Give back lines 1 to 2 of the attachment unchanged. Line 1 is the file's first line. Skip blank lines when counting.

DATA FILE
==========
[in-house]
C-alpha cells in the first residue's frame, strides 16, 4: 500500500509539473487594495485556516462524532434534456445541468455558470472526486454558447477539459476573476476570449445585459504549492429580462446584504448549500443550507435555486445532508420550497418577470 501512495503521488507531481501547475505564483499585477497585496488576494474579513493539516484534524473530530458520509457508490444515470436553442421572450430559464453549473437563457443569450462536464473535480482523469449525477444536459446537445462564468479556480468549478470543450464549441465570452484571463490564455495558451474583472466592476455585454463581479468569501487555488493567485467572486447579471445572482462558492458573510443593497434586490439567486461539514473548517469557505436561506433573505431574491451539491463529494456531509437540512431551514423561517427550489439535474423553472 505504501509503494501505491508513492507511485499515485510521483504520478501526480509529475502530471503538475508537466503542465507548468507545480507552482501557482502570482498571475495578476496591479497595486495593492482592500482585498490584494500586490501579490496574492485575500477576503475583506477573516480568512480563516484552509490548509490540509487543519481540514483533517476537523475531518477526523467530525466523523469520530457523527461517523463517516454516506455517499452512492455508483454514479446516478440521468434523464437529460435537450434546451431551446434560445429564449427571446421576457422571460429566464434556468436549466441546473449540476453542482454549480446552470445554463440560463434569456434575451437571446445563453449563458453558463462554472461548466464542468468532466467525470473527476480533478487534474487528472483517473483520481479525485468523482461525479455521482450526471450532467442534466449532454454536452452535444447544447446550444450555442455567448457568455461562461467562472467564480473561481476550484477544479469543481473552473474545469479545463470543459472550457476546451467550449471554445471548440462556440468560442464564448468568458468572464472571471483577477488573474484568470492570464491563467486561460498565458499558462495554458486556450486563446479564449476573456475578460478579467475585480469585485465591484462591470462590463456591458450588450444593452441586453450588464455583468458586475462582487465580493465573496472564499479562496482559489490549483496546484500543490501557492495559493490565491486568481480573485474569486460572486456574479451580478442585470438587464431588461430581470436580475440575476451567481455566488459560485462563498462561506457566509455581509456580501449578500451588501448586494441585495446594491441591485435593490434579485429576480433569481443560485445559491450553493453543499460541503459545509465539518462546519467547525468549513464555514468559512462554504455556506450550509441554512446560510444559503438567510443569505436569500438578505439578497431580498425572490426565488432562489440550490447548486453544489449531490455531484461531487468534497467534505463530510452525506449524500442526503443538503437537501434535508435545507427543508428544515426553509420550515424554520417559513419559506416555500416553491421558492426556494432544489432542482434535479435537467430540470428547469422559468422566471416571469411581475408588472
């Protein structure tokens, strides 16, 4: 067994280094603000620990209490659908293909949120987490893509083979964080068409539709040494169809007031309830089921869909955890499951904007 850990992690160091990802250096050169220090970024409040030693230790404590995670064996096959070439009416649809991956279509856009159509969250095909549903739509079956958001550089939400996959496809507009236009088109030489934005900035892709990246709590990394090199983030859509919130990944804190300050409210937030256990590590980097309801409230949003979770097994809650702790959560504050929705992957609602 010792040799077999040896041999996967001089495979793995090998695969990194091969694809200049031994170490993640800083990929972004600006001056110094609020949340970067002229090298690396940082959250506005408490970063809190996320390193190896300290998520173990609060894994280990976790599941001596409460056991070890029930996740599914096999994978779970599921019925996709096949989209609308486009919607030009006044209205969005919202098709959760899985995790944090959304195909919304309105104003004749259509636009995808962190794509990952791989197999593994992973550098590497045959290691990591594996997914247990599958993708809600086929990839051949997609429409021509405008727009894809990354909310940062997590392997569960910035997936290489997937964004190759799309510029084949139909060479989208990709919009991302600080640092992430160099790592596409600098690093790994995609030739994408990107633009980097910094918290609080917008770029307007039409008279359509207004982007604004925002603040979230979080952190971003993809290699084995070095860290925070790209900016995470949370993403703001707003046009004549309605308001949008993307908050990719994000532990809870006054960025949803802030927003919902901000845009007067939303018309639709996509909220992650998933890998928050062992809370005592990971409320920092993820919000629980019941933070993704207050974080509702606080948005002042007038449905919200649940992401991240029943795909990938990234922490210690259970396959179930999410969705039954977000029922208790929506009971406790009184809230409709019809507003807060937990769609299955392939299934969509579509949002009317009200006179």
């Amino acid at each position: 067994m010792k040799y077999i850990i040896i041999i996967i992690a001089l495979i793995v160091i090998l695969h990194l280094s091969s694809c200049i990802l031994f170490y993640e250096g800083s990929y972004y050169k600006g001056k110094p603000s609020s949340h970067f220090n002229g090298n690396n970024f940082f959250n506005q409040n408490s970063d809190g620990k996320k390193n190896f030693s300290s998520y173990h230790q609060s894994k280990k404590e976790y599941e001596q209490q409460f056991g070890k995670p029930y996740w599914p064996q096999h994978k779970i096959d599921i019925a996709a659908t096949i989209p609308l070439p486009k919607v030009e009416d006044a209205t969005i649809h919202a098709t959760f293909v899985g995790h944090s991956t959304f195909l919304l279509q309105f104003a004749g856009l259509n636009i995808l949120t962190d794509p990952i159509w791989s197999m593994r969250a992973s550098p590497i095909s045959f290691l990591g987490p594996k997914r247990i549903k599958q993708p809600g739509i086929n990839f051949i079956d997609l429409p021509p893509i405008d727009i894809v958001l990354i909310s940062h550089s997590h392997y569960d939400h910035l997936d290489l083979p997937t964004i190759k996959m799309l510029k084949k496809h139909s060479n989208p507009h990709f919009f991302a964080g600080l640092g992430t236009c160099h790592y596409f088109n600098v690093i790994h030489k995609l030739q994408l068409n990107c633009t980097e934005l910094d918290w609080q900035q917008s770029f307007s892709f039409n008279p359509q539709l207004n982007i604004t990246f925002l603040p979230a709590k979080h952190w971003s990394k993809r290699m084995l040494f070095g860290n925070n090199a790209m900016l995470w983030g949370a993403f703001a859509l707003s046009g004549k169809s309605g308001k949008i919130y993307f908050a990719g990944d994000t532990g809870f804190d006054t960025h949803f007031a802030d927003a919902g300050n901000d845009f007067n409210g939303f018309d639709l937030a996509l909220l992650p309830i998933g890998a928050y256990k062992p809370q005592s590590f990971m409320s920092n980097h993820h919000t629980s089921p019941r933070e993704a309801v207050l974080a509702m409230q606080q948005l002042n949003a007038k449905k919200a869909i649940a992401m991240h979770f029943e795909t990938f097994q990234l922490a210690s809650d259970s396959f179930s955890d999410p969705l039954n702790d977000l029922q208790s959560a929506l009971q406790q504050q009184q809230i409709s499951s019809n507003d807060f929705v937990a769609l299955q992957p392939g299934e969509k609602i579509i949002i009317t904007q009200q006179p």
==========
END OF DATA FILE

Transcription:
[in-house]
C-alpha cells in the first residue's frame, strides 16, 4: 500500500509539473487594495485556516462524532434534456445541468455558470472526486454558447477539459476573476476570449445585459504549492429580462446584504448549500443550507435555486445532508420550497418577470 501512495503521488507531481501547475505564483499585477497585496488576494474579513493539516484534524473530530458520509457508490444515470436553442421572450430559464453549473437563457443569450462536464473535480482523469449525477444536459446537445462564468479556480468549478470543450464549441465570452484571463490564455495558451474583472466592476455585454463581479468569501487555488493567485467572486447579471445572482462558492458573510443593497434586490439567486461539514473548517469557505436561506433573505431574491451539491463529494456531509437540512431551514423561517427550489439535474423553472 505504501509503494501505491508513492507511485499515485510521483504520478501526480509529475502530471503538475508537466503542465507548468507545480507552482501557482502570482498571475495578476496591479497595486495593492482592500482585498490584494500586490501579490496574492485575500477576503475583506477573516480568512480563516484552509490548509490540509487543519481540514483533517476537523475531518477526523467530525466523523469520530457523527461517523463517516454516506455517499452512492455508483454514479446516478440521468434523464437529460435537450434546451431551446434560445429564449427571446421576457422571460429566464434556468436549466441546473449540476453542482454549480446552470445554463440560463434569456434575451437571446445563453449563458453558463462554472461548466464542468468532466467525470473527476480533478487534474487528472483517473483520481479525485468523482461525479455521482450526471450532467442534466449532454454536452452535444447544447446550444450555442455567448457568455461562461467562472467564480473561481476550484477544479469543481473552473474545469479545463470543459472550457476546451467550449471554445471548440462556440468560442464564448468568458468572464472571471483577477488573474484568470492570464491563467486561460498565458499558462495554458486556450486563446479564449476573456475578460478579467475585480469585485465591484462591470462590463456591458450588450444593452441586453450588464455583468458586475462582487465580493465573496472564499479562496482559489490549483496546484500543490501557492495559493490565491486568481480573485474569486460572486456574479451580478442585470438587464431588461430581470436580475440575476451567481455566488459560485462563498462561506457566509455581509456580501449578500451588501448586494441585495446594491441591485435593490434579485429576480433569481443560485445559491450553493453543499460541503459545509465539518462546519467547525468549513464555514468559512462554504455556506450550509441554512446560510444559503438567510443569505436569500438578505439578497431580498425572490426565488432562489440550490447548486453544489449531490455531484461531487468534497467534505463530510452525506449524500442526503443538503437537501434535508435545507427543508428544515426553509420550515424554520417559513419559506416555500416553491421558492426556494432544489432542482434535479435537467430540470428547469422559468422566471416571469411581475408588472